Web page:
5. Our modern culture has unwittingly removed many positive male archetypes in the name of progress and feminism. A common male “right of passage”, losing one’s virginity, is frought with genderized sexual pressure and creates (at least implicitly) negativity toward emotion, intimacy, and sexual expression. Modern society pressures men to behave, think, and relate more like women. Men have a profound, positive, and impactful energy that needs to be freely and genuinely masculine, not feminine (although all men have feminine qualities). I love the idea of a Hero’s journey to set young men on a trajectory of a lifetime of embracing and harnessing their masculinity.

    Good stuff!

  6. Agreed. Although it’s not just young boys who lack rites of passage; girls don’t have one either.

  7. I read this and I thought.. this is me.. Ive always felt lost, especially in my 20s, and Ive never really fit in anywhere and I think I know why, Ive always thought my parents and society pretty much failed me and now that Ive admitted it, the only person than can fix it is me.

  8. Jayson, Yes, Yes, Yes. Agree 1000%. In the past 100-150 years or so modern humans have forgotten about our ancient ancestors from whom we evolved. In our efforts of becoming “civilized” we have left many of the old traditions that helped humans survive for millennia. Gangs and most other problems in modern society are the result of this forgetting. Thank you for your work, it could not come at a better time. MKP.org is another resource for men who are looking for a solution to the quarter life crisis.

  9. @Jayson, GREAT article and right on.

    @ Emily “Agreed. Although it’s not just young boys who lack rites of passage; girls don’t have one either.” Wow

  10. J Lindsay says:

    Emerging from a quarter-life crisis of my own in the past year, I’m in agreement with your piece Mr. Gaddis. I’m 25 now, living on my own, and have been pushing my parents away from me lately as difficult as that has been. I’ve realized that the college boomerang I experienced, heartbreak, lay-offs, giving the drugs a break (nearly 7 months now), and finally moving into a place of my own have been steps in a process towards greater self-fulfillment.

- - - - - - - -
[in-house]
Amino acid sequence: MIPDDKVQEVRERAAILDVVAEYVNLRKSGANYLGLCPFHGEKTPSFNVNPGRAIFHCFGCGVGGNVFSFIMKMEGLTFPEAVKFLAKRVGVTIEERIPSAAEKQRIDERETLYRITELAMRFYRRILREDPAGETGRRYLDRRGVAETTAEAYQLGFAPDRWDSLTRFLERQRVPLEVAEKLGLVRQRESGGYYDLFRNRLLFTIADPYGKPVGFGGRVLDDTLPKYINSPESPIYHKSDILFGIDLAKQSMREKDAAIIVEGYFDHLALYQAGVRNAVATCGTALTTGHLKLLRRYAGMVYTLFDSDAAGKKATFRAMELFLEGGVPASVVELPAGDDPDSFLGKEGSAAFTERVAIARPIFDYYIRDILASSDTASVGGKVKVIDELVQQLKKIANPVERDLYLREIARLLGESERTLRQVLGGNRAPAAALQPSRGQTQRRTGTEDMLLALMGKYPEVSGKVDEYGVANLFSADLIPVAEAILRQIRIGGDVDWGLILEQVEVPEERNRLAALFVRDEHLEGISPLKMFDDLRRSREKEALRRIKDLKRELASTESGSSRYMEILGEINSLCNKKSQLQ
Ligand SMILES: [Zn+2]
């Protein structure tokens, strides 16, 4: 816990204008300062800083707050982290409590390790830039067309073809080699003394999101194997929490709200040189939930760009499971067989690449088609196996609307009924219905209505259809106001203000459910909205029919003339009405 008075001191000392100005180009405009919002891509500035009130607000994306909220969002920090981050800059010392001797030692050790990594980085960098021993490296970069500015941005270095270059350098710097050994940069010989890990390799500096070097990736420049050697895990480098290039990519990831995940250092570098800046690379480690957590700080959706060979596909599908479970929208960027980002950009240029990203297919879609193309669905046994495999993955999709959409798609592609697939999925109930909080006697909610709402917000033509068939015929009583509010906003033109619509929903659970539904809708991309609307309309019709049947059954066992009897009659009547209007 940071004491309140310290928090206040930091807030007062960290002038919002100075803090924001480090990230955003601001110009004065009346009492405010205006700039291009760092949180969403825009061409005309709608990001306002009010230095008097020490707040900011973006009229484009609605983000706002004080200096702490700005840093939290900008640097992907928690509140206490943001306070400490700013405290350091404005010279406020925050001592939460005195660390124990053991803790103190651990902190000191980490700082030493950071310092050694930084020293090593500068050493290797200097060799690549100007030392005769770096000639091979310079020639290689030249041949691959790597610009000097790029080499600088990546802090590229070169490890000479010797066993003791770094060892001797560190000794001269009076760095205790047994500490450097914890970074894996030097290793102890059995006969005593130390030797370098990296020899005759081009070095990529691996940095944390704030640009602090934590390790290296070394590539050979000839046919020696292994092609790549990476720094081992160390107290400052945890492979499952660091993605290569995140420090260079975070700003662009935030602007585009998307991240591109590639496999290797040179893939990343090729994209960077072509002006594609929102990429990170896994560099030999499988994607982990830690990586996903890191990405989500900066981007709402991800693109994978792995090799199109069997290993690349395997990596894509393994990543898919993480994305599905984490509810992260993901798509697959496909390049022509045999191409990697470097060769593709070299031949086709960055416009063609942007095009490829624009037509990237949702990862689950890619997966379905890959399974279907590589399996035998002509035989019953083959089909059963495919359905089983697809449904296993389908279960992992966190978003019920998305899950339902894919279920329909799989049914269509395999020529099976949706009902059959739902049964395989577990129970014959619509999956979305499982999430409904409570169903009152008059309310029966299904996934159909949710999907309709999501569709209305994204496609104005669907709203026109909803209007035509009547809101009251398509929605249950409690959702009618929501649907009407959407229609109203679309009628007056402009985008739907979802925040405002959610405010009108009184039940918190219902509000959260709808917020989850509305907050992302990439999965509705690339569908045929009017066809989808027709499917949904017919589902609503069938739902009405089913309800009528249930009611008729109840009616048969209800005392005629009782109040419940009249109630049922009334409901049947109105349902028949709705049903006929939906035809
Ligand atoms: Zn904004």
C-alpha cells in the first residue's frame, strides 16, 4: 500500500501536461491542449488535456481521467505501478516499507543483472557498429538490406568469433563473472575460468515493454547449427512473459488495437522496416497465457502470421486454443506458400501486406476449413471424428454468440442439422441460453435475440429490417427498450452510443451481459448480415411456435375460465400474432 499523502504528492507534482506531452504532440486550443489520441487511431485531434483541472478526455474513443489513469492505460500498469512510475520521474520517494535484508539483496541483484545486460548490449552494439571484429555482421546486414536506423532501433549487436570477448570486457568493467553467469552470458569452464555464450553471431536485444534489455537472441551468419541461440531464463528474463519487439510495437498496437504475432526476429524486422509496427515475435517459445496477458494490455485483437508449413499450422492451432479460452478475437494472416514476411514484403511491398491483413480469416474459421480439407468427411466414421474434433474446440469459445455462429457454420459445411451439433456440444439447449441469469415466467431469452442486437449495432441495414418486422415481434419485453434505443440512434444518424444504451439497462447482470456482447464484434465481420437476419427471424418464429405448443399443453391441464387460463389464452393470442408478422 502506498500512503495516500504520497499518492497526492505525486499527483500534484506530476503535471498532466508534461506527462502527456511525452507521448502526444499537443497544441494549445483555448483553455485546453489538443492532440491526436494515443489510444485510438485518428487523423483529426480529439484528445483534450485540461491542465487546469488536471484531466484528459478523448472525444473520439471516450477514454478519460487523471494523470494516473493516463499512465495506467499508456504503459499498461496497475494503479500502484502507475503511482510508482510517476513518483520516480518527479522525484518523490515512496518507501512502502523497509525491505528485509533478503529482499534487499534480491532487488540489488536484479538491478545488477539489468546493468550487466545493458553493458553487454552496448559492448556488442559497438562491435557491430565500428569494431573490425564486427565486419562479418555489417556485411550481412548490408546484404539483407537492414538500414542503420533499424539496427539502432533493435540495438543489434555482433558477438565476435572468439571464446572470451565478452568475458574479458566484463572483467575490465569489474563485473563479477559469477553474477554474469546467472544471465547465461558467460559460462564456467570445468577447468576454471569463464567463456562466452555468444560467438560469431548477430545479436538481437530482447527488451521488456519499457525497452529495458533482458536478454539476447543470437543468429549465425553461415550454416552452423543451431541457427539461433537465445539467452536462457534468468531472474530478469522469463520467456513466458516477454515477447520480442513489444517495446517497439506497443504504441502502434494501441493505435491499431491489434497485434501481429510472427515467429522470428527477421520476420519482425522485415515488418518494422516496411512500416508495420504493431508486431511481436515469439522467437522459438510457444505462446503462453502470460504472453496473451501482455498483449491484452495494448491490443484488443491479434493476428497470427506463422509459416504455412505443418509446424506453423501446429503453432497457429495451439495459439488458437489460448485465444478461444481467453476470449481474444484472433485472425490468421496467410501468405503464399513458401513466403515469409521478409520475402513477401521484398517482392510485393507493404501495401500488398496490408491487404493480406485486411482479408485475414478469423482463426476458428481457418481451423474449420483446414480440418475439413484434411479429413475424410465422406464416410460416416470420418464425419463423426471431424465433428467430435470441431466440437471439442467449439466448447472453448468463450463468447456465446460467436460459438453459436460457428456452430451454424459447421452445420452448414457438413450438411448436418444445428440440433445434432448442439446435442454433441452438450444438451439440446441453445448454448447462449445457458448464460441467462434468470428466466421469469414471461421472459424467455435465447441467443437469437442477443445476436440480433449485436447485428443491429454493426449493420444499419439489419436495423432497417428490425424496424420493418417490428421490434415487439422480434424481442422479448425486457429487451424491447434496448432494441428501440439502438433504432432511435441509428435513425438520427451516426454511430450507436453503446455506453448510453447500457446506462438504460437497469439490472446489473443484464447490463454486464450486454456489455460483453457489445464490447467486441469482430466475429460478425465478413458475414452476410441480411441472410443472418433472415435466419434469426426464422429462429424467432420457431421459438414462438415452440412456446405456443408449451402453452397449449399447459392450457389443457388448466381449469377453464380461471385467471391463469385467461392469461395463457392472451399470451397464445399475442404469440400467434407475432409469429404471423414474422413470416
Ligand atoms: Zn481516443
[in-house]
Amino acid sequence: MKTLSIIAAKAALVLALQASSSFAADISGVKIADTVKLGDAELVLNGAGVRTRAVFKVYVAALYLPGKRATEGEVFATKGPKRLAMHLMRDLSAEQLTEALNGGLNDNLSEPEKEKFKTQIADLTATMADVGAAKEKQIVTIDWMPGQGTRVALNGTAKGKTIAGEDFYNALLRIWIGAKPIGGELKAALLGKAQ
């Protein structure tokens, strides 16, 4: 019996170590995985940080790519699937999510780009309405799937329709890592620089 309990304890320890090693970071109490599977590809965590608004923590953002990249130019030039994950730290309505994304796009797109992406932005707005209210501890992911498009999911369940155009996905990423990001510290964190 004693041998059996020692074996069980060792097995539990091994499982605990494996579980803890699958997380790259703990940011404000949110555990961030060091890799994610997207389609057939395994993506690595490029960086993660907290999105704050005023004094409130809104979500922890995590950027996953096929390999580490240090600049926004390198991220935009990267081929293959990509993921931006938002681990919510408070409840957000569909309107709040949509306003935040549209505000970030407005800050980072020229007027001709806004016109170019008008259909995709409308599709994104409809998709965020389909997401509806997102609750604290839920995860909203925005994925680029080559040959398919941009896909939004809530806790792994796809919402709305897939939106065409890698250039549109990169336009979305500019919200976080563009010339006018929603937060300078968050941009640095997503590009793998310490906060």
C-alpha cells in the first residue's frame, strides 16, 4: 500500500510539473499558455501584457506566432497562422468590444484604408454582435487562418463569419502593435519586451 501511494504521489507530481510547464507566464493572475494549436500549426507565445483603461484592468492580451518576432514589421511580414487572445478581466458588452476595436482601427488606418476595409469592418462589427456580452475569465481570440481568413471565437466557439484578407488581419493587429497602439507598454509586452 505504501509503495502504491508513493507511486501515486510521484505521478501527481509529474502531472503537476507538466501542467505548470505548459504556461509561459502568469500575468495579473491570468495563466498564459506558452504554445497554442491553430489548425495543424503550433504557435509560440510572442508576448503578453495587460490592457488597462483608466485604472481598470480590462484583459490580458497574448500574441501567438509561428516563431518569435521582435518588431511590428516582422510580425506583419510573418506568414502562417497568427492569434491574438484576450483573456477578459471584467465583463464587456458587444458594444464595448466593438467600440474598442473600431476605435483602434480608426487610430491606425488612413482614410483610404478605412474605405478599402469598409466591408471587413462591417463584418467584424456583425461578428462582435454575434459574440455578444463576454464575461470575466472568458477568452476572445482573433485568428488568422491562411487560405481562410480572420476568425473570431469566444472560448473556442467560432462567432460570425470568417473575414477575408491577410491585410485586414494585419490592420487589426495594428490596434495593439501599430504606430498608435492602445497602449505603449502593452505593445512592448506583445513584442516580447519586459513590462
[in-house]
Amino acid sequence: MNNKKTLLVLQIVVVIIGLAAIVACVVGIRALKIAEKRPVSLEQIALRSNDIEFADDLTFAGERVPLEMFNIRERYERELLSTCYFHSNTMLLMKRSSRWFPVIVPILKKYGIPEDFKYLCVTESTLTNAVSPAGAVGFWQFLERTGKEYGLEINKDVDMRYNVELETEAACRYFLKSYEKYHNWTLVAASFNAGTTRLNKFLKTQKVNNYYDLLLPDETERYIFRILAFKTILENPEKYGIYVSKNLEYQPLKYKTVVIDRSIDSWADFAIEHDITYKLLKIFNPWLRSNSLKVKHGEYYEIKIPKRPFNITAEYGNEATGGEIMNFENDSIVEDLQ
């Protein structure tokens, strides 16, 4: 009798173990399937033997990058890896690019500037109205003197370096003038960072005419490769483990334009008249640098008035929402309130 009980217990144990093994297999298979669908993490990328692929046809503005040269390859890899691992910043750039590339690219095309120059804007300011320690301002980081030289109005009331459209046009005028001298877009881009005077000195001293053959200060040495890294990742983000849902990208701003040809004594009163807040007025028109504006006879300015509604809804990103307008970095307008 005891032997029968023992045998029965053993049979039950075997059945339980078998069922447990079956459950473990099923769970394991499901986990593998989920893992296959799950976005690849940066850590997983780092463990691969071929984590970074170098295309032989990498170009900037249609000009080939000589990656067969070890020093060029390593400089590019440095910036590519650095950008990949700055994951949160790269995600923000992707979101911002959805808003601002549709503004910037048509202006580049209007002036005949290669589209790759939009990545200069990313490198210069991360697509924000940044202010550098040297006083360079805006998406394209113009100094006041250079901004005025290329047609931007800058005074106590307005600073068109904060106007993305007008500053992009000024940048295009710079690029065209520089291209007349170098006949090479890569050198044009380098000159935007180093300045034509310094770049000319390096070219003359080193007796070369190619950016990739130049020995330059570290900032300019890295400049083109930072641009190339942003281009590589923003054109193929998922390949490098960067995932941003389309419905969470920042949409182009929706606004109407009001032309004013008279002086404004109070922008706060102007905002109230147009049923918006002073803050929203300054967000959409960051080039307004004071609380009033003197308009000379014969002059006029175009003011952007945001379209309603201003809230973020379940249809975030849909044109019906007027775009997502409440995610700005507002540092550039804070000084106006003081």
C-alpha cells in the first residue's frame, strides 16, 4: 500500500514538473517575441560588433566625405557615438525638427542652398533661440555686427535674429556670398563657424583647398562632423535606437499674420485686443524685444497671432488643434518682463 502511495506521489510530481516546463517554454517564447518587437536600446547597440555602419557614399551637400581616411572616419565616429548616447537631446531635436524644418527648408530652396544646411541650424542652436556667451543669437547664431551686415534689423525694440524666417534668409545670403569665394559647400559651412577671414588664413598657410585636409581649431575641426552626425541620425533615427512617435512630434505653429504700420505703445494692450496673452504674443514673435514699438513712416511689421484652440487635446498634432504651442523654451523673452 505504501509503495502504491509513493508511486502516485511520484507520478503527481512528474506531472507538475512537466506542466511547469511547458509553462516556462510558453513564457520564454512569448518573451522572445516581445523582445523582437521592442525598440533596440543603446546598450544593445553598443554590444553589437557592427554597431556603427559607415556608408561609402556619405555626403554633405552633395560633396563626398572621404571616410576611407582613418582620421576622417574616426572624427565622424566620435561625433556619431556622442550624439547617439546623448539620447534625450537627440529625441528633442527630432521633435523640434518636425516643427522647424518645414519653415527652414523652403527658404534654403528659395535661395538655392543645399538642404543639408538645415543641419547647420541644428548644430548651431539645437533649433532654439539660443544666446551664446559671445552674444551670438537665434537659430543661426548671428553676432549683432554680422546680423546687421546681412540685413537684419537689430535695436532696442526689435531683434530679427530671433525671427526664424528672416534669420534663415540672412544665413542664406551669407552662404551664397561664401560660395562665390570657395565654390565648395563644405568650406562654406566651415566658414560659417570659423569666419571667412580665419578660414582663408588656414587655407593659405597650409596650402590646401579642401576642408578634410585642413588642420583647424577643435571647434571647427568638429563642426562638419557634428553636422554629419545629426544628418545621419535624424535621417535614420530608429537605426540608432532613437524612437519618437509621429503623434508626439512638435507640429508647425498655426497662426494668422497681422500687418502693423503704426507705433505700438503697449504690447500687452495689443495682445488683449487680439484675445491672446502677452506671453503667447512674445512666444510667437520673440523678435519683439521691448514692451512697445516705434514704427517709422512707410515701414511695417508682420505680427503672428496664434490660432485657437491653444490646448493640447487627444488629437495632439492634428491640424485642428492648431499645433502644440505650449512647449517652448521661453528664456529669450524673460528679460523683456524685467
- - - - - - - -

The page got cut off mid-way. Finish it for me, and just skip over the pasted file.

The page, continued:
I’d agree that in our march to egalitarianism we as a society have lost sight of some basic truths of our being and natures. Young men need formal rites of passage. Young women need formal rites of passage. And neither needs to be irreverent of cultural circumstances on the local or general level. I wish I could describe in more detail appropriate ways to do so, but I only know the circumstances I’ve lived and it would be improper for me to proscribe my particular knowledge upon another’s experience.

    I am an Eagle Scout, and though I did it more for family than for myself I dare not deny the positive characteristics and skills it has imbued my person with. However, I would say that pushing a young man to seek for himself rather than seeking the safe bet my go a long way in reenergizing our culture and communities. I’m doing telesales now, and it’s teaching me interpersonal assertiveness and a talkative nature I’ve always lacked and shunned, respectively, and I grew up always hanging up on people doing what I myself do now!

    Its challenging professionally and personally, and I’m grateful for it because it has been my decision. Yes I’m nearly broke, but in the effort to pay off my debts (student & credit) by the end of the year I’m thinking of making myself more broke in order to really light a fire under my ass to succeed. I need to dig out of my own hole, and that’s wickedly motivating. Toe the edge, good sirs, failure leads to the first step up.

  11. I was lucky enough to have an English teacher who nurtured my love of poetry, gave me the three James’ Tate, Wright and Dickey to read. Let me explore Bukowski and eecummings without censoring my voracious reading hunger. Actually hurling your body against another just like they did in Martins Ferry, Ohio, with its infamous whorehouse and poet, or reading poetry of war and manhood, allowed me to be both sensitive and steeled for tragedy. The journey to manhood is not a simple one and many distractions on the path can lead a boy astray. More men need to read great poetry and share it with their sons, Phillip Levine, Mark Strand, the James’ I mentioned would be a good start. The word “poetry” is from the Greek word, poesis, meaning a making. A poem is merely “a made thing” but it is made from words, a precisely built vessel of words to carry a thought from tongue to ear, a thought that just might make becoming a man easier to understand.

  12. CosmicDestroyer says:

    Fifty years worth of counter culture and over a century’s worth of gender theory, and it always ends up being another nature hike and another freaking backpack trip through Eurpoe. Teenage boys need someone to teach them how to advocate for themselves to other people, not how to camp out in trees or sort motorcycle parts.

    There is no “Hero’s Journey”, no “Threshold”, and no “Call To Action”. Athletes get old and sell shoes and great war heroes become terrible senators. Life isn’t an Epic, it’s a comedy. Learn a shtick, paint your ass red, get up on stage, and if all else fails, improvise!